Lord Of The Flies Literature C

1127 words - 5 pages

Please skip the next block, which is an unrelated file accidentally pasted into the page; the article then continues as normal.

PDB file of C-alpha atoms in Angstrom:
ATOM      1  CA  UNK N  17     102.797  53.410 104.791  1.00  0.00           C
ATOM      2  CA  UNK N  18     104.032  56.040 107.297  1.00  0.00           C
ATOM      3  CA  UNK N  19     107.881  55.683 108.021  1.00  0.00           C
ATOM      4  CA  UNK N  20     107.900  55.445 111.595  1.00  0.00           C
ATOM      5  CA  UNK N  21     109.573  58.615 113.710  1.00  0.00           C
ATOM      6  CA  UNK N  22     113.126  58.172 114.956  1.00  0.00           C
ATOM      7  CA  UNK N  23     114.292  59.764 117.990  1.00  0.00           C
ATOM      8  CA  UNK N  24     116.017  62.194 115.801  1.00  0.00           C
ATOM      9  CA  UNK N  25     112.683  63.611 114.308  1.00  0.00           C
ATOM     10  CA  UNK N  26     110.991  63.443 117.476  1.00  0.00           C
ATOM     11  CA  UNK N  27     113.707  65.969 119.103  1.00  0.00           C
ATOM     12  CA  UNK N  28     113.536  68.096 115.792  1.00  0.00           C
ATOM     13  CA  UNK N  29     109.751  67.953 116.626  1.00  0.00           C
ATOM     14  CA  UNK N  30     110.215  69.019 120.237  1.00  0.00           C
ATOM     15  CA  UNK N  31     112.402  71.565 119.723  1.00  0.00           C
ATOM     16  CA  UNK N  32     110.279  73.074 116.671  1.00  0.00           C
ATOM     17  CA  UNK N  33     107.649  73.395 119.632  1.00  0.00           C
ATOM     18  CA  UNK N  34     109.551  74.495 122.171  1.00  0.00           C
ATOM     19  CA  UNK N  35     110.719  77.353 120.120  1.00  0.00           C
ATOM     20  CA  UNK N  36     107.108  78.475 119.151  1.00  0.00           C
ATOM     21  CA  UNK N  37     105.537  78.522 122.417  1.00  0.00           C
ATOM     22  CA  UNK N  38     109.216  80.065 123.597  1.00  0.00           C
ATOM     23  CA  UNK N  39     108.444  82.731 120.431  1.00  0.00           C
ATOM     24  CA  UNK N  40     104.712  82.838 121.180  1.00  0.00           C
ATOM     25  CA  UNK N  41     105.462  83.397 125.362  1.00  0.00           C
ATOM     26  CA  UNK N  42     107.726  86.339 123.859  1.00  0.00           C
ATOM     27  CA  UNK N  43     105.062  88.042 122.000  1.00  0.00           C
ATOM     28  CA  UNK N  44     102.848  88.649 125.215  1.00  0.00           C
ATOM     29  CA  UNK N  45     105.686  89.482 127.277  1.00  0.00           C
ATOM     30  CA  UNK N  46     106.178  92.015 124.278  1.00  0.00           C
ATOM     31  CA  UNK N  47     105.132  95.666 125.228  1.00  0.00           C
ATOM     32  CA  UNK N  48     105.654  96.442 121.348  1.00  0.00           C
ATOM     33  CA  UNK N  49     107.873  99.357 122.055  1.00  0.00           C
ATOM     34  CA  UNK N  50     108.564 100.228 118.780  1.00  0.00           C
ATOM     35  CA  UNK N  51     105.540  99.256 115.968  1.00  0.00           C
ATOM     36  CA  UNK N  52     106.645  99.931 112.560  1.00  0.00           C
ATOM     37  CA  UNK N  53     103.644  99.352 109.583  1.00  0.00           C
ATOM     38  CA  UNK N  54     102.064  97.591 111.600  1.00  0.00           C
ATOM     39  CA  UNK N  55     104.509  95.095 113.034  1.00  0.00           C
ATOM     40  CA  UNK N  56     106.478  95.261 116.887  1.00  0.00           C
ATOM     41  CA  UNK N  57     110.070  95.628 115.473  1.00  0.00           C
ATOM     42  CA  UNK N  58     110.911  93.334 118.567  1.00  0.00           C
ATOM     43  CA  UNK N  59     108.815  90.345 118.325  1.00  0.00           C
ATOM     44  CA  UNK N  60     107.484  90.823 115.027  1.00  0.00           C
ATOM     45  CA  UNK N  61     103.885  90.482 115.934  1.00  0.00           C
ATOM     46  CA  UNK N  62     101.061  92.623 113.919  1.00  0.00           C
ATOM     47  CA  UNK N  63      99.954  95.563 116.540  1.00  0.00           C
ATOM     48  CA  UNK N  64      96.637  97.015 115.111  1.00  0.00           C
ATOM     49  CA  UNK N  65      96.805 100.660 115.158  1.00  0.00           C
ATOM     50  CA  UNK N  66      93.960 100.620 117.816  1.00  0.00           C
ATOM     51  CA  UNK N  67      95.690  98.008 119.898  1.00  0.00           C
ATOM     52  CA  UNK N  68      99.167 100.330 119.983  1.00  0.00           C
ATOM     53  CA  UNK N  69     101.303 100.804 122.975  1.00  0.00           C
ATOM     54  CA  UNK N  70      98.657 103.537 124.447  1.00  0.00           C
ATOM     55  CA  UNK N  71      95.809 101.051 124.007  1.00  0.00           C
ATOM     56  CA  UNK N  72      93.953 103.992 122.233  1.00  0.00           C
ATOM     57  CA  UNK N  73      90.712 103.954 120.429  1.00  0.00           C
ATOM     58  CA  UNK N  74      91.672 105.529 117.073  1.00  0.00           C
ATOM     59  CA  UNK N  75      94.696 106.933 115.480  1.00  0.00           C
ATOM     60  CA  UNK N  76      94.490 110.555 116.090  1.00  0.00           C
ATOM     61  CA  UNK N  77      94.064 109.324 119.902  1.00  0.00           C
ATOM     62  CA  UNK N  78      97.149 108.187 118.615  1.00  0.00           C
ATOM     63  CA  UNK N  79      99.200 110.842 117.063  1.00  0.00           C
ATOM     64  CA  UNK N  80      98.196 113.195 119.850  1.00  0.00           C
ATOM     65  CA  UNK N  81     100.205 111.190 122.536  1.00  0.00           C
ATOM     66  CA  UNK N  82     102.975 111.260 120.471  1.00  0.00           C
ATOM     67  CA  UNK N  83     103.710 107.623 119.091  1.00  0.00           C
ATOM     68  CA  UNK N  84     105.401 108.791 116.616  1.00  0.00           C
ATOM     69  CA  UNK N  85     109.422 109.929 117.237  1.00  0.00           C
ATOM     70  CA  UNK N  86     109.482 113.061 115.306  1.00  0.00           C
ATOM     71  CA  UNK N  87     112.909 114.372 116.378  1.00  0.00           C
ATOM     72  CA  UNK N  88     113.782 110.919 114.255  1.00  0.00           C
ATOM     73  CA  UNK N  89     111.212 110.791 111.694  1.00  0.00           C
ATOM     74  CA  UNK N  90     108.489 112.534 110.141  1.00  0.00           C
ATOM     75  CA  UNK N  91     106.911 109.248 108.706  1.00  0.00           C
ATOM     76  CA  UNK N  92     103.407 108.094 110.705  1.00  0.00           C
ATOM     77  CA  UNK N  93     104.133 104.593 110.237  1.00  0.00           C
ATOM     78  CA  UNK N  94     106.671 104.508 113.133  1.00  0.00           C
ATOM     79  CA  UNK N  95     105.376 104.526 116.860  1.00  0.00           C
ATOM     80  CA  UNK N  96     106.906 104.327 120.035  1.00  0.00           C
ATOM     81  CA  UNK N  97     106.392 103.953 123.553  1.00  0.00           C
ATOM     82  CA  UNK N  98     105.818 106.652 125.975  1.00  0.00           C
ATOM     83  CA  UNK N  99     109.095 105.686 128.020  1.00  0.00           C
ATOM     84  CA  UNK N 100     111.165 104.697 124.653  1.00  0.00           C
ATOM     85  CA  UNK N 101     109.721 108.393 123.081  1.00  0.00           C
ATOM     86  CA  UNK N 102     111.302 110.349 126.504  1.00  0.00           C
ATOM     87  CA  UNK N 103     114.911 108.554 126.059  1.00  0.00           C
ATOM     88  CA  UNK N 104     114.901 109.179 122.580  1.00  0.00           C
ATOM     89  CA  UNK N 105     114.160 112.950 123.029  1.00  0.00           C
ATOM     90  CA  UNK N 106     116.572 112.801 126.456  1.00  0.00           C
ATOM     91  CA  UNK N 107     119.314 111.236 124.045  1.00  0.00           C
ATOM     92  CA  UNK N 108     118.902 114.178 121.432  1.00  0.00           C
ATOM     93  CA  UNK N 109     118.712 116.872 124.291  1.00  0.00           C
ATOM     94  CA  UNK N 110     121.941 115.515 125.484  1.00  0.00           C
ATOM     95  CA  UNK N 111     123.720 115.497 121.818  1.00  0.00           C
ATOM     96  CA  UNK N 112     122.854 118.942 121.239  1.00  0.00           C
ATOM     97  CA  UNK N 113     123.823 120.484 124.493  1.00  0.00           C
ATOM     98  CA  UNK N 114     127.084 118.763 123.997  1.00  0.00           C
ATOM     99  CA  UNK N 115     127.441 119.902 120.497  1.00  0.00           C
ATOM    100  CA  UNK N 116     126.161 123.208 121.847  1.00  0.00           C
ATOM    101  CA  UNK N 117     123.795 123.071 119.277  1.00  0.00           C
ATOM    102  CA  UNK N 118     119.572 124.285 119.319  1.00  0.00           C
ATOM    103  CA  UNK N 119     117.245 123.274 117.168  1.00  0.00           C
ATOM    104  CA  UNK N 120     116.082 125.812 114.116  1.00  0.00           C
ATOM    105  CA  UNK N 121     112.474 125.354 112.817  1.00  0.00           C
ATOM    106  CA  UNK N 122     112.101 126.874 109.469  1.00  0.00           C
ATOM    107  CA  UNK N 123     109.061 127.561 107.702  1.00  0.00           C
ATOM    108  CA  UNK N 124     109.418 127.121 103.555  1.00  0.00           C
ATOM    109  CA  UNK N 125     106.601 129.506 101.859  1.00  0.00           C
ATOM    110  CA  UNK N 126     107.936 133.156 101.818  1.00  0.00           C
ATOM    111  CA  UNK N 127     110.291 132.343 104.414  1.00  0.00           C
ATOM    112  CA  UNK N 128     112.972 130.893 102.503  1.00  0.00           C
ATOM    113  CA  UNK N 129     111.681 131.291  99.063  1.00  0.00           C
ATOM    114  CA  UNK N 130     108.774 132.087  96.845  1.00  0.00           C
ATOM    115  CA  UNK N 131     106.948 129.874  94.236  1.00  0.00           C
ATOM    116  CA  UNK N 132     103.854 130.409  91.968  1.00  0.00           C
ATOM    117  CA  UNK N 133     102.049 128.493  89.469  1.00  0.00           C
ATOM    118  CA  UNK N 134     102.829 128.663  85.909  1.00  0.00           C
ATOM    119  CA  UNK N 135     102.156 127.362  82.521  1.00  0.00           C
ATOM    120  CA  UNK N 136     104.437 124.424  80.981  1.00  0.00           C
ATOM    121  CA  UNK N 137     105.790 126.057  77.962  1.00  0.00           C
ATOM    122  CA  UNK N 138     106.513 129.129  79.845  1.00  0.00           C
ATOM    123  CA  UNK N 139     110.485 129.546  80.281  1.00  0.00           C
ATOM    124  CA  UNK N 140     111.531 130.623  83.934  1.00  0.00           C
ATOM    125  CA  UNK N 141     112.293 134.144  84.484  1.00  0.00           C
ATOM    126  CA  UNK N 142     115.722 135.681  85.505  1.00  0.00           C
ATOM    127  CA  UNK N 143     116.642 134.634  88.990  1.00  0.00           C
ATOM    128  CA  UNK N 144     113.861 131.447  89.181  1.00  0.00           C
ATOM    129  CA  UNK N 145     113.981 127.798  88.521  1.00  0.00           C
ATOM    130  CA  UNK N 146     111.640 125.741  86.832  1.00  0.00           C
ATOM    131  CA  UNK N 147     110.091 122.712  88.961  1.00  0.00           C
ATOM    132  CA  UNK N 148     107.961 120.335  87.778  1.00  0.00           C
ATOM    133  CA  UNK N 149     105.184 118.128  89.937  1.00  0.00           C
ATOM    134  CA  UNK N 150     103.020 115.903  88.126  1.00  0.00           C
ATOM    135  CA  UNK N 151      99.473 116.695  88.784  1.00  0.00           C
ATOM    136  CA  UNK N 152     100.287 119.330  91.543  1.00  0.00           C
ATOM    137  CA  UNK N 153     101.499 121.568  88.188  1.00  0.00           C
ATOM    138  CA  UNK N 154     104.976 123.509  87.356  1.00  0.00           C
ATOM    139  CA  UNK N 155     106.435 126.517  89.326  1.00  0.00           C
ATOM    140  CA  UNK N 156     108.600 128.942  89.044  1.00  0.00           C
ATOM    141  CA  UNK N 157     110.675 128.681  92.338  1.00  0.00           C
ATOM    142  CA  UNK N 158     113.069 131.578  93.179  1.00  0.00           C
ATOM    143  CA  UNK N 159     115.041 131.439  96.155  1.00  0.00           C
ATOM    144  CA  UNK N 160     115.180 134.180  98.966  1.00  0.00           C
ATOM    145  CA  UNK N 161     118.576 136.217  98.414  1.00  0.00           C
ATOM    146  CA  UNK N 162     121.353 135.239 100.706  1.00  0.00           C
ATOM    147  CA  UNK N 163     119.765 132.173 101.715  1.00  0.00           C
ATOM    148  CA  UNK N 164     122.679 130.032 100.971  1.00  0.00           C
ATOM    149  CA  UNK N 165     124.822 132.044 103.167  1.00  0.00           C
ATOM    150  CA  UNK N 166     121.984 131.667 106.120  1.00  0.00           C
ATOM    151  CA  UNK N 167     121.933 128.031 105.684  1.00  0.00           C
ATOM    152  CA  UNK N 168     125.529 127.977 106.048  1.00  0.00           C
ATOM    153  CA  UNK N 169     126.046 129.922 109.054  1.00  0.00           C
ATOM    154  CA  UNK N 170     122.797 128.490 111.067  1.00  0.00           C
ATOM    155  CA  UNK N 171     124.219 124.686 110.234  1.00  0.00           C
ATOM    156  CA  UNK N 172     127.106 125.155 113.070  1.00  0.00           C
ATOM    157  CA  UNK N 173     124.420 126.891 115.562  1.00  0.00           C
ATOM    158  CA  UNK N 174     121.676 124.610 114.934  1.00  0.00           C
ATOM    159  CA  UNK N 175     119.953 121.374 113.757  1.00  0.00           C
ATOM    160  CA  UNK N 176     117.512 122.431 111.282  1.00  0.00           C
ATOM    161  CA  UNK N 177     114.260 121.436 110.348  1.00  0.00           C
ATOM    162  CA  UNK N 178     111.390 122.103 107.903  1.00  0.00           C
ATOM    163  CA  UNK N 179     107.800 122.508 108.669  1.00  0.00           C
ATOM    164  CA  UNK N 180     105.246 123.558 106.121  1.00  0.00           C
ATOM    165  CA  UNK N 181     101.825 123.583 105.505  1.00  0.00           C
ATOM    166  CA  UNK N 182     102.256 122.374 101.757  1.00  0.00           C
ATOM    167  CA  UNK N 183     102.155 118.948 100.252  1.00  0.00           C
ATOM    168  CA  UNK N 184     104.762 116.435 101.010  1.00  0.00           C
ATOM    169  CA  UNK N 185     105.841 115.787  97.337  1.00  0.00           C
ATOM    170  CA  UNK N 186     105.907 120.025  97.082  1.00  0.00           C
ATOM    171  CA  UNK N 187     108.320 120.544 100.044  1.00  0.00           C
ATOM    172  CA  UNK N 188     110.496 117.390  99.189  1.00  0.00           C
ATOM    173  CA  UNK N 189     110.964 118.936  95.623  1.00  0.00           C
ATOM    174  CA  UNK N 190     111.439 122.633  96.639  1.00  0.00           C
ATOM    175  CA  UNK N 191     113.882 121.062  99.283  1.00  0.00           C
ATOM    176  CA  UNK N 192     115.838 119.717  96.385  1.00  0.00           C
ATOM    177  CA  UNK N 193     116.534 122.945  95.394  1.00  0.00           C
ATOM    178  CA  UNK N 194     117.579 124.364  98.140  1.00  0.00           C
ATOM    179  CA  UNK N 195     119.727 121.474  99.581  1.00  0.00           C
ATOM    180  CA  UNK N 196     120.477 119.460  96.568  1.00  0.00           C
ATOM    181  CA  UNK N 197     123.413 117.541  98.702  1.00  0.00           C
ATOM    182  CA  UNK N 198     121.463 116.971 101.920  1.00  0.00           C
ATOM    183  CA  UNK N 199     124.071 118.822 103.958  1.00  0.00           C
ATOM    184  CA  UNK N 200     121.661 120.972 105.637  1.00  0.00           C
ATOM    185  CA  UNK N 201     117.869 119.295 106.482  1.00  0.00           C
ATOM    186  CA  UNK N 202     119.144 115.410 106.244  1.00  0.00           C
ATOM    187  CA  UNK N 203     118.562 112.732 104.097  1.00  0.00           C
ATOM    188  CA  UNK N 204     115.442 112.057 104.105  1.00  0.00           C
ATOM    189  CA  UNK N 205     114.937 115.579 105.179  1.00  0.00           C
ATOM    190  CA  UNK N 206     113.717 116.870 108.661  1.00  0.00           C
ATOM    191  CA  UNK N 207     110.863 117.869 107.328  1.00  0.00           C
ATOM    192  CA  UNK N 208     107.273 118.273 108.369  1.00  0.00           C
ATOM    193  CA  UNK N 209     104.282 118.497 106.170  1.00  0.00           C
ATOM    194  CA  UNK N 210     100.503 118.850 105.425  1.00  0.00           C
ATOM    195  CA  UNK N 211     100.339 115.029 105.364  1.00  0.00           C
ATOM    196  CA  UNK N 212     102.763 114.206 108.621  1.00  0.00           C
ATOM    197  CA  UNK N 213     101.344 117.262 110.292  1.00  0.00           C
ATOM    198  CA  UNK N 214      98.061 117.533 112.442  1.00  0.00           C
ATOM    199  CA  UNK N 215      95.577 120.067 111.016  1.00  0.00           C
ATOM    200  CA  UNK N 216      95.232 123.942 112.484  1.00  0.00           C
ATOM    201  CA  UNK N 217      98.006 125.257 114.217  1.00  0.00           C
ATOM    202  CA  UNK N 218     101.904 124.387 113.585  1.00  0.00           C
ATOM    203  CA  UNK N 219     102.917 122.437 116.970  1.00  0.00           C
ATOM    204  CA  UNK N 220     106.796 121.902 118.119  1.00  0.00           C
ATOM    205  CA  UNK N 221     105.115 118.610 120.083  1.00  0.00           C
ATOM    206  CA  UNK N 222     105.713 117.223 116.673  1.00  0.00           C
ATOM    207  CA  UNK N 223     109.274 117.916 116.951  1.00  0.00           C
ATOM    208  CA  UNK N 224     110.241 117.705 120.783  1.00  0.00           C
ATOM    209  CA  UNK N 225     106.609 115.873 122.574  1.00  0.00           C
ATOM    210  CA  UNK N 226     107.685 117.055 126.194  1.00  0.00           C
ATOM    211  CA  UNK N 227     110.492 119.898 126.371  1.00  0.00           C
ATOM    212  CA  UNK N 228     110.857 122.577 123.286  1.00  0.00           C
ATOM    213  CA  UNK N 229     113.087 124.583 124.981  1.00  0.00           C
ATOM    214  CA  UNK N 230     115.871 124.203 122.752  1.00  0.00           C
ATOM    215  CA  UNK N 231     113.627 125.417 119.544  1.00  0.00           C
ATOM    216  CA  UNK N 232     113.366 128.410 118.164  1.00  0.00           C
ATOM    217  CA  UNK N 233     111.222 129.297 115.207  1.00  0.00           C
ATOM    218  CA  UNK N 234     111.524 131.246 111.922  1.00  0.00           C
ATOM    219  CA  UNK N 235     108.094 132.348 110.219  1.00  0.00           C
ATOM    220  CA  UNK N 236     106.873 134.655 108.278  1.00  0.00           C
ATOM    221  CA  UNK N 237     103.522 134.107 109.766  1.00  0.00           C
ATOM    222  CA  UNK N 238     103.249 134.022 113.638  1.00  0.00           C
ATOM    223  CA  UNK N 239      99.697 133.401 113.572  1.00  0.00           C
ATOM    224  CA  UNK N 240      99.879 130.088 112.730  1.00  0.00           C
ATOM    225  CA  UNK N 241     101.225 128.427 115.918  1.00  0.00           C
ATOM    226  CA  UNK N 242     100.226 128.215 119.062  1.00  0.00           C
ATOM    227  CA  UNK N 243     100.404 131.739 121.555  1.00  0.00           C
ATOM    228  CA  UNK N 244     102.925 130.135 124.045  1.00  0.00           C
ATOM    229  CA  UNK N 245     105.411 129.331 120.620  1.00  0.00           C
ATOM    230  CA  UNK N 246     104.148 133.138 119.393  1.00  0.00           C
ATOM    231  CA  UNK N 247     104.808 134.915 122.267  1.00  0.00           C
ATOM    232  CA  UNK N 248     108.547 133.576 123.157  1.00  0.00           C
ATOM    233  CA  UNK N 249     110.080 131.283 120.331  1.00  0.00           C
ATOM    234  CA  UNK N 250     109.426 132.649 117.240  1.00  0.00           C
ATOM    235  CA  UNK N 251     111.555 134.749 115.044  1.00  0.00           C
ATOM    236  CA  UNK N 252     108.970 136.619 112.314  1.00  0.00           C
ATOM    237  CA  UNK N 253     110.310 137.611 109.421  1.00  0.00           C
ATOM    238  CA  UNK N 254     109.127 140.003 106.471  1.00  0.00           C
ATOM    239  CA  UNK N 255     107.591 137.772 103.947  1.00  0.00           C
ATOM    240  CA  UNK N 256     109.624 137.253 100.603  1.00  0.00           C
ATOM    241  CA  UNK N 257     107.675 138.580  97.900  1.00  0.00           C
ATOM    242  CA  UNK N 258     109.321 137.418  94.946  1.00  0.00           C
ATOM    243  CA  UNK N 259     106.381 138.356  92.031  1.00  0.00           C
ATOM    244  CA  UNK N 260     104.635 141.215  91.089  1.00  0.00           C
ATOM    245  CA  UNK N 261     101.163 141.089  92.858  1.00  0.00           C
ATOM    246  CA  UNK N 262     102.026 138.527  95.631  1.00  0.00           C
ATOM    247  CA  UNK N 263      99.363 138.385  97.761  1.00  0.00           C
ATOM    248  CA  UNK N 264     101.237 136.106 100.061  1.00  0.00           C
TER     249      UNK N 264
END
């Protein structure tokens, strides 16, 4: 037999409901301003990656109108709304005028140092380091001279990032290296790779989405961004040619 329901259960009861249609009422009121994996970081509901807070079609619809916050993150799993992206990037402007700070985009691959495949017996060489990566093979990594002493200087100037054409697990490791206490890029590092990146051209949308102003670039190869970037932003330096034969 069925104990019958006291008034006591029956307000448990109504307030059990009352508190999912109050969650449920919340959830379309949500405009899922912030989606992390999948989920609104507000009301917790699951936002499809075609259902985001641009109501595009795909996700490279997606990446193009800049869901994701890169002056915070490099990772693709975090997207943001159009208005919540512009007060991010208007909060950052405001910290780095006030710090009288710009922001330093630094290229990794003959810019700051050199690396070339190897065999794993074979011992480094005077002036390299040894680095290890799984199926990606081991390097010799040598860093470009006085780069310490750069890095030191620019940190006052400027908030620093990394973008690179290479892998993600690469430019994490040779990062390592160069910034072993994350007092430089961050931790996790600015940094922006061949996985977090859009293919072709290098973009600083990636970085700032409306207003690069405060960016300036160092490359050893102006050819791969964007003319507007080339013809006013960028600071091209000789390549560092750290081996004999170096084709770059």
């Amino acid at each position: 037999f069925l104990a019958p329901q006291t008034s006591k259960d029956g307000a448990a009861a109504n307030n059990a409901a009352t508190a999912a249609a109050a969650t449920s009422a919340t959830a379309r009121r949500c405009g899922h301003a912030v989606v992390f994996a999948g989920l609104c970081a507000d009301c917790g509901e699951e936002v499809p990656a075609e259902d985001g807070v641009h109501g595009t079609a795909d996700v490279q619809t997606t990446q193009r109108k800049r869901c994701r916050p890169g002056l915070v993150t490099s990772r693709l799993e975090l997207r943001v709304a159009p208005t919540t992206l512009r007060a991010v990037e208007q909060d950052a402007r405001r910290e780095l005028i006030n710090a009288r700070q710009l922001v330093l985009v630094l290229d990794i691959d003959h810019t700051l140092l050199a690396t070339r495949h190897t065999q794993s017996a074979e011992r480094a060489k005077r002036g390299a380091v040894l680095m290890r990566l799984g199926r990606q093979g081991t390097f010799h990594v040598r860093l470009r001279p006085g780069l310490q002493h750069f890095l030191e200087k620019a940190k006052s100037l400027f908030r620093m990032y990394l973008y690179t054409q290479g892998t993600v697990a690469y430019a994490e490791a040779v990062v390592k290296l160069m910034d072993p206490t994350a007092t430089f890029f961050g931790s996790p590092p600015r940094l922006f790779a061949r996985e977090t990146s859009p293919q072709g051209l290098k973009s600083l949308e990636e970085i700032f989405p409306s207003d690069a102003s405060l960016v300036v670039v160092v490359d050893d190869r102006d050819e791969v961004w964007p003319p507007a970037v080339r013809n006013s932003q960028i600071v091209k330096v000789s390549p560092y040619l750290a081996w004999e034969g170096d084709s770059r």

Throughout Chapters six, seven, and eight, Golding focusing on Simon for being unique, and different from the other boys. He depicts Simon as a black sheep in which the other boy's dislike. One such example is that the other boy's are always making fun of him, and despite that, Simon never retaliates with returning verbal attacks. One big difference in Simon from the other boy's, is that Simon does not fear the beast. Simon knows that beast is the evil within, but Simon is pure. Simon is also almost saintly, for instance, when Simon fed the little children, this is a saintly gesture. This also shows that Simon is the only one who isn't concerned with just him, but he cares for the well being of the others too. Another example of Simon's purity is when the Lord of the Flies tempts him. He falls unconsciously to avoid the persuasion and temptation of evil. Simon is the obvious fulcrum in the good and bad spectrum. On one end lay Ralph, and on the other end lay Jack. One thing that Golding does is creating Simon as a Christ-like figure. Simon is the purest of all the boys. Simon does not follow orders, nor does he give them. He will not commit acts of violence, nor will he insult the boys who insult him. Golding is constantly giving Simon more and more Christ-like characteristics and traits. From the purity of his heart, to the Lord of the Files attempting to tempt him. Another thing Golding does often, is use the literary tool of symbolism. Almost all of the important aspects of the book involve symbolism. Simon symbolizes a Christ-like figure. The Lord of the Flies symbolizes the devil. When Simon fell unconscious, that represented the sacrifices that had to be made in order to overcome evil. The last major symbolism was Ralph and Simon climbing the rocks, in which Simon finished first. That was to show that although Ralph has leadership and power, Simon is the one who should be leading. He has the purity and the heart to do it. Another literary tool used by Golding is juxtaposition. Golding juxtaposes good and evil, Satan and Christ, life and death, reality and dreams, Heaven and Hell, and so on. The purpose of this was to show that the things that need to be done in order to survive must be accomplished through the opposite. For instance, The boy's salvation (heaven) lies in the hands of the fire (hell) that will signal a rescue ship. Another instance is the Lord of the Flies (Satan) talking and tempting Simon (Christ), like what happened in the desert in which Christ was stuck in for forty days. Golding purposely composes Simon as a Christ-like figure, but more importantly juxtaposes the pure good of Simon next to many forms of Evil. Among those evil forms lay fire, temptation, autocracy, killing, verbal blasting, beasts, and Satan. The main evil forms however lay in the fire, the autocratic rule, and the beast. First, the fire: The fire acts as a salvation from the evil island, freedom. To achieve freedom, one must use the powers...

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